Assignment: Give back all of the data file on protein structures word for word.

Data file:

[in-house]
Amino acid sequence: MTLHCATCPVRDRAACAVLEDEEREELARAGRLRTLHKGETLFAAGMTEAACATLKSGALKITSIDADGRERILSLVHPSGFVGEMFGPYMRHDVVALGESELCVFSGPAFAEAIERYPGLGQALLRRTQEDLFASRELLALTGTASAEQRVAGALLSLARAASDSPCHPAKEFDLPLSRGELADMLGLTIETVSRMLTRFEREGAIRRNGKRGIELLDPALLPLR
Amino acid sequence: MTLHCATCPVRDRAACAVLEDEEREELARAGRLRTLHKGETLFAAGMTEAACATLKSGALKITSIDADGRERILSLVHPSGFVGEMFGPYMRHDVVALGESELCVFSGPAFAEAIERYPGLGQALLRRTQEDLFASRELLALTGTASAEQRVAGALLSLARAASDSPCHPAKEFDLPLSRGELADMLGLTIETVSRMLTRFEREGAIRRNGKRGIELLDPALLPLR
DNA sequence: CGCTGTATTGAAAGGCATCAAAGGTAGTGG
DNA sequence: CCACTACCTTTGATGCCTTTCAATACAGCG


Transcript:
[in-house]
Amino acid sequence: MTLHCATCPVRDRAACAVLEDEEREELARAGRLRTLHKGETLFAAGMTEAACATLKSGALKITSIDADGRERILSLVHPSGFVGEMFGPYMRHDVVALGESELCVFSGPAFAEAIERYPGLGQALLRRTQEDLFASRELLALTGTASAEQRVAGALLSLARAASDSPCHPAKEFDLPLSRGELADMLGLTIETVSRMLTRFEREGAIRRNGKRGIELLDPALLPLR
Amino acid sequence: MTLHCATCPVRDRAACAVLEDEEREELARAGRLRTLHKGETLFAAGMTEAACATLKSGALKITSIDADGRERILSLVHPSGFVGEMFGPYMRHDVVALGESELCVFSGPAFAEAIERYPGLGQALLRRTQEDLFASRELLALTGTASAEQRVAGALLSLARAASDSPCHPAKEFDLPLSRGELADMLGLTIETVSRMLTRFEREGAIRRNGKRGIELLDPALLPLR
DNA sequence: CGCTGTATTGAAAGGCATCAAAGGTAGTGG
DNA sequence: CCACTACCTTTGATGCCTTTCAATACAGCG